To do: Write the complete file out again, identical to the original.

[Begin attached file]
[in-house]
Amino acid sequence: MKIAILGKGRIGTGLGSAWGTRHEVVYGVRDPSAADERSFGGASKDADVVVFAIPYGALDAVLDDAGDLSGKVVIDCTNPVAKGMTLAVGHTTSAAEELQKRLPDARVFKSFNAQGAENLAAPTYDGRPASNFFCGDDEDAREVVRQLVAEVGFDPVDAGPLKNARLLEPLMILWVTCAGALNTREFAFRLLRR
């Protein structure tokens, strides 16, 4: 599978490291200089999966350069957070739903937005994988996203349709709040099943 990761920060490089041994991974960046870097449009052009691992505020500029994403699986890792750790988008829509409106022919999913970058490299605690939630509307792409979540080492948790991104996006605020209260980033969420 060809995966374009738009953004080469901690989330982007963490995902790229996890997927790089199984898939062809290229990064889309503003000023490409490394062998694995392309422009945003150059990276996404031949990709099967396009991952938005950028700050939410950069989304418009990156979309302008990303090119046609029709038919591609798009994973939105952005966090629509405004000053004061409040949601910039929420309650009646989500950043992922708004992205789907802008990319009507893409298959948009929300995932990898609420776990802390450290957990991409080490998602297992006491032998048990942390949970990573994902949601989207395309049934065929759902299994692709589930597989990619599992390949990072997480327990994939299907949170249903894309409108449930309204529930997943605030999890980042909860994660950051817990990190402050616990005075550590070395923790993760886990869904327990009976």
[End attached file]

[in-house]
Amino acid sequence: MKIAILGKGRIGTGLGSAWGTRHEVVYGVRDPSAADERSFGGASKDADVVVFAIPYGALDAVLDDAGDLSGKVVIDCTNPVAKGMTLAVGHTTSAAEELQKRLPDARVFKSFNAQGAENLAAPTYDGRPASNFFCGDDEDAREVVRQLVAEVGFDPVDAGPLKNARLLEPLMILWVTCAGALNTREFAFRLLRR
């Protein structure tokens, strides 16, 4: 599978490291200089999966350069957070739903937005994988996203349709709040099943 990761920060490089041994991974960046870097449009052009691992505020500029994403699986890792750790988008829509409106022919999913970058490299605690939630509307792409979540080492948790991104996006605020209260980033969420 060809995966374009738009953004080469901690989330982007963490995902790229996890997927790089199984898939062809290229990064889309503003000023490409490394062998694995392309422009945003150059990276996404031949990709099967396009991952938005950028700050939410950069989304418009990156979309302008990303090119046609029709038919591609798009994973939105952005966090629509405004000053004061409040949601910039929420309650009646989500950043992922708004992205789907802008990319009507893409298959948009929300995932990898609420776990802390450290957990991409080490998602297992006491032998048990942390949970990573994902949601989207395309049934065929759902299994692709589930597989990619599992390949990072997480327990994939299907949170249903894309409108449930309204529930997943605030999890980042909860994660950051817990990190402050616990005075550590070395923790993760886990869904327990009976």